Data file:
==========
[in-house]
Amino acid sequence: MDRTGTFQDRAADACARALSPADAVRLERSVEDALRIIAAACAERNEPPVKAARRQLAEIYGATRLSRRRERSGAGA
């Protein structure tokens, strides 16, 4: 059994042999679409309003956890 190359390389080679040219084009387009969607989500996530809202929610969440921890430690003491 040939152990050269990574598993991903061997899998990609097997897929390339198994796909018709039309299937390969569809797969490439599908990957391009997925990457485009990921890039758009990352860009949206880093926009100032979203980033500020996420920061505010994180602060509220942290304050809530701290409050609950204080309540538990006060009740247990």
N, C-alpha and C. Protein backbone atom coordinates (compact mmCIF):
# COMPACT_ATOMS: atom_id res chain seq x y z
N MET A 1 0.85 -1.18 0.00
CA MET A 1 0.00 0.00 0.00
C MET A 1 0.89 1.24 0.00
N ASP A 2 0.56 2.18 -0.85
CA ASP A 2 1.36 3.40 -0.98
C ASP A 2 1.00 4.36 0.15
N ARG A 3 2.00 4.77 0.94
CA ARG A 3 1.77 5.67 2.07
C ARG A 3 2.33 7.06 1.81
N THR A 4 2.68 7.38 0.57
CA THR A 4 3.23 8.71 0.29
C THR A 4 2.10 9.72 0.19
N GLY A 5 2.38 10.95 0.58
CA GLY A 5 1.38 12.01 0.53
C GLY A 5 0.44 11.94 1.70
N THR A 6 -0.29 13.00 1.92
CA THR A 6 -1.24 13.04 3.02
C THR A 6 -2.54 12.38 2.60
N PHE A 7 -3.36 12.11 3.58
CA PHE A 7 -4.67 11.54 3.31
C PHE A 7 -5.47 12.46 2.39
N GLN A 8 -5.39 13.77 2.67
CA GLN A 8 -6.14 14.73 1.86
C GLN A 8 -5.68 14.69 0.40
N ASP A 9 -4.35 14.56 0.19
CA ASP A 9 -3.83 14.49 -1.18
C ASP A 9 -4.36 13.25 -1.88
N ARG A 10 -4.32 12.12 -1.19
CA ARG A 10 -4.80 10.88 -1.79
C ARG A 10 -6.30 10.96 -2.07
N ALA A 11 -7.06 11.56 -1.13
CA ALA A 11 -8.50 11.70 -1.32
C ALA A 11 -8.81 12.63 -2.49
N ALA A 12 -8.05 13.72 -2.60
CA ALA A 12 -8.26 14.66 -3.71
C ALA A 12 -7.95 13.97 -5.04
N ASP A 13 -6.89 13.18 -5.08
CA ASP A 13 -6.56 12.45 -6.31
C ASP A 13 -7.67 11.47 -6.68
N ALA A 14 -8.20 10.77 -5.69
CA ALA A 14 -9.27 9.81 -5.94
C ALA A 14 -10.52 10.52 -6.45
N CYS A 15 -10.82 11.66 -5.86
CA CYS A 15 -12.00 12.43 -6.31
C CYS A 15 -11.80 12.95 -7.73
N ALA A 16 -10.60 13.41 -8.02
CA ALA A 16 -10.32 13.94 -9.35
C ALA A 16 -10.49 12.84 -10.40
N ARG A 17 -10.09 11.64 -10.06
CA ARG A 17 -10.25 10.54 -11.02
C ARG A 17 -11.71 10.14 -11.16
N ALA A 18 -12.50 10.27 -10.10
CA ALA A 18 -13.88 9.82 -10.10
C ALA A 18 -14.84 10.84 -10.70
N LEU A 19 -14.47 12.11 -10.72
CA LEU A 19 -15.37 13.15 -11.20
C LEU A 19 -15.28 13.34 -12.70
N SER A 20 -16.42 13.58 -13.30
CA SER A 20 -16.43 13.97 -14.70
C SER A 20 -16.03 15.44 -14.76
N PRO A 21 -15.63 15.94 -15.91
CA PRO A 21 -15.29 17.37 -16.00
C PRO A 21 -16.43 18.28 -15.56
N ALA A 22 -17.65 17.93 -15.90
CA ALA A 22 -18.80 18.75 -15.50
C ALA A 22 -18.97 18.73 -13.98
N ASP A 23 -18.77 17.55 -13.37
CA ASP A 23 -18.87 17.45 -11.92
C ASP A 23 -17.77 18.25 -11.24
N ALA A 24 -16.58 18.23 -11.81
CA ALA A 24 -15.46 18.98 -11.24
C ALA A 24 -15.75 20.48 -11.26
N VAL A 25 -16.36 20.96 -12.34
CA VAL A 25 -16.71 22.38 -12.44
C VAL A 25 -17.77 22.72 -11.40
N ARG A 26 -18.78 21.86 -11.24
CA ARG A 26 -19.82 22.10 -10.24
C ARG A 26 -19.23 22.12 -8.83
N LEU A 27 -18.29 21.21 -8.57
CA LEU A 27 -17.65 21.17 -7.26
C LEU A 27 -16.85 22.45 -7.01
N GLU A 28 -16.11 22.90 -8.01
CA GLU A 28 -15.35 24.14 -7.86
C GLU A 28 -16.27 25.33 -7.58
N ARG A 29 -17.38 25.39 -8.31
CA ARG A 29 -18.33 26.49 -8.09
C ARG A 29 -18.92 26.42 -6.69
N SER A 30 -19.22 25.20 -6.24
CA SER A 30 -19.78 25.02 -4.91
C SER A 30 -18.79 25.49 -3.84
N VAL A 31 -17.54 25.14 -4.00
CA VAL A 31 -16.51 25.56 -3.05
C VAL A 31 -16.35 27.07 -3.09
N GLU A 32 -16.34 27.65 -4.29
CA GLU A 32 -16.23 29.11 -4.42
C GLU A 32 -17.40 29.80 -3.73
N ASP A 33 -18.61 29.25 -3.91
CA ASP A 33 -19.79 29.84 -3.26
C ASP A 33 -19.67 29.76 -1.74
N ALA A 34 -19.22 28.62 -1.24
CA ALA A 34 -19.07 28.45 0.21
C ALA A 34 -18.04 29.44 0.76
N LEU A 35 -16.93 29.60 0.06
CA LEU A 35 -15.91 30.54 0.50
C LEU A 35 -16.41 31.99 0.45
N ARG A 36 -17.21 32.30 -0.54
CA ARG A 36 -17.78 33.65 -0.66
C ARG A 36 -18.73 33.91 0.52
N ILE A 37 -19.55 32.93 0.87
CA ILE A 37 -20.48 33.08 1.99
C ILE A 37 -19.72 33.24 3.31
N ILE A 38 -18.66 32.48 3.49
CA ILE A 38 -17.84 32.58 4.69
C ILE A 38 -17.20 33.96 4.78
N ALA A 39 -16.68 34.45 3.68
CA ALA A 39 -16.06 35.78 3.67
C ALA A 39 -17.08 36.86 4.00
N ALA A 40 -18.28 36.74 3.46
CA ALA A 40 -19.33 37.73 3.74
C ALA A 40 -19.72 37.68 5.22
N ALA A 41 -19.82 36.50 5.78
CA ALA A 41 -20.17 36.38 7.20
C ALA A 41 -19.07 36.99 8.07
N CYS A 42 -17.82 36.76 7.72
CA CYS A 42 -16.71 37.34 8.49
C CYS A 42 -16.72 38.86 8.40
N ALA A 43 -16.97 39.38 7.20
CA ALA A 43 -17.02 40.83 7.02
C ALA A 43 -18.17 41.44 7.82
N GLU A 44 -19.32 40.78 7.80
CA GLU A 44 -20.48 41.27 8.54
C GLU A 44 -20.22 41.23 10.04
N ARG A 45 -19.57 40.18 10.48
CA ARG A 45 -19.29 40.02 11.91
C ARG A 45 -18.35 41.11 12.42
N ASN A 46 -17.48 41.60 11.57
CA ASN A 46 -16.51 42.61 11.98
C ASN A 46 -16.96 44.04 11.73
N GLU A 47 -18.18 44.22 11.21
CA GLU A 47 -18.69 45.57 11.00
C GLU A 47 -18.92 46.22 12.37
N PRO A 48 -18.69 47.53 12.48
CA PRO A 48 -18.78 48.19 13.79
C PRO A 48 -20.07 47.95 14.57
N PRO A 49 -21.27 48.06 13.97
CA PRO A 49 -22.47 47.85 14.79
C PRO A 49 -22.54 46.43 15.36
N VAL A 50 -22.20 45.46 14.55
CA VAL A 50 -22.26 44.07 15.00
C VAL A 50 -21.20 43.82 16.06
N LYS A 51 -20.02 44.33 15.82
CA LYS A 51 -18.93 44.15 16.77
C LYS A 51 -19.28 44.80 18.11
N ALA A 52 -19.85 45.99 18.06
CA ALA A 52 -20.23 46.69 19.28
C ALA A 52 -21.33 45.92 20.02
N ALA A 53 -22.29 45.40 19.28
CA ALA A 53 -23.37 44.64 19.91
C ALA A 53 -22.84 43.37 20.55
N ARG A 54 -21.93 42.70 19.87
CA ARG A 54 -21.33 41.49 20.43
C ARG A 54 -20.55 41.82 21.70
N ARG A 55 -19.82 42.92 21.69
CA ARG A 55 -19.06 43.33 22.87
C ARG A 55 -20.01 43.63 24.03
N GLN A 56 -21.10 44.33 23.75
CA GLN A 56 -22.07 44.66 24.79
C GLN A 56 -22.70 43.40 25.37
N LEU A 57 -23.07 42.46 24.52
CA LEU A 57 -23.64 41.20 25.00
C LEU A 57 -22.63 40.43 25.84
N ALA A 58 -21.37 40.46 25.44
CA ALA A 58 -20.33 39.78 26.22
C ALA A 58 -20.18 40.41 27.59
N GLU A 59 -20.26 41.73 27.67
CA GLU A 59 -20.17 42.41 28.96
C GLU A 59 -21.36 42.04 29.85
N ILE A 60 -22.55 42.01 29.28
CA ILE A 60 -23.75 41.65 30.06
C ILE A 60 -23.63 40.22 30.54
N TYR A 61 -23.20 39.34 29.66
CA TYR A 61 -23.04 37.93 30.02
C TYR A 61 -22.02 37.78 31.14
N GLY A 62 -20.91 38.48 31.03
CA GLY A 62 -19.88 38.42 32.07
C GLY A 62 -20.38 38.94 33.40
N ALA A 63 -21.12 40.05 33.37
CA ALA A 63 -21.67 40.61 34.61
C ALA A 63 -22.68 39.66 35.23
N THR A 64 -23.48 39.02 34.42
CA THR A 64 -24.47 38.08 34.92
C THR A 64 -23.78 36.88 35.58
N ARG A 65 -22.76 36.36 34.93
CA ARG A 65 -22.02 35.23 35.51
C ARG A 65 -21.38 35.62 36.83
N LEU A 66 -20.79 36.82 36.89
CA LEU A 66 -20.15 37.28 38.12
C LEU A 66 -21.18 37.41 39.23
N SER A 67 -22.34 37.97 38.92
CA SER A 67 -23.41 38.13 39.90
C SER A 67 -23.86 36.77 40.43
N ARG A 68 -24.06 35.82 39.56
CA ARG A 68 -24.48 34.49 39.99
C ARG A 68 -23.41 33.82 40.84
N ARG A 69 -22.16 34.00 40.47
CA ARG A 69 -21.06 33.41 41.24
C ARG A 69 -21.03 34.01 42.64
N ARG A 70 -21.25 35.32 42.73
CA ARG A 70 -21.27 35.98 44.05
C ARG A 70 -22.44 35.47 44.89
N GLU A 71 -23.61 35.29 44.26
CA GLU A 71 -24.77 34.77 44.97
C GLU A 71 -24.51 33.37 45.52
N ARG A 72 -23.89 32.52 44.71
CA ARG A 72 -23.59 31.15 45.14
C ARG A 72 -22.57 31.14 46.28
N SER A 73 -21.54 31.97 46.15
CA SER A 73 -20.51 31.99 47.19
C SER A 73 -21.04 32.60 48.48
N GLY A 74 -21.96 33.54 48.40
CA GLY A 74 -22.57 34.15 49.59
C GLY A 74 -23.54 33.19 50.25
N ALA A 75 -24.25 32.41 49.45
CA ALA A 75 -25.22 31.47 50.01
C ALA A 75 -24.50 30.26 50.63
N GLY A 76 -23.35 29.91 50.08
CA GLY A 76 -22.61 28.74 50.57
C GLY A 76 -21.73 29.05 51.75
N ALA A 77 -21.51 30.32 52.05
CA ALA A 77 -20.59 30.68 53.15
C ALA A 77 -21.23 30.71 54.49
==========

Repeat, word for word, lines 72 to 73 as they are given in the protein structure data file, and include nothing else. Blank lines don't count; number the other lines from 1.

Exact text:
N ASP A 23 -18.77 17.55 -13.37
CA ASP A 23 -18.87 17.45 -11.92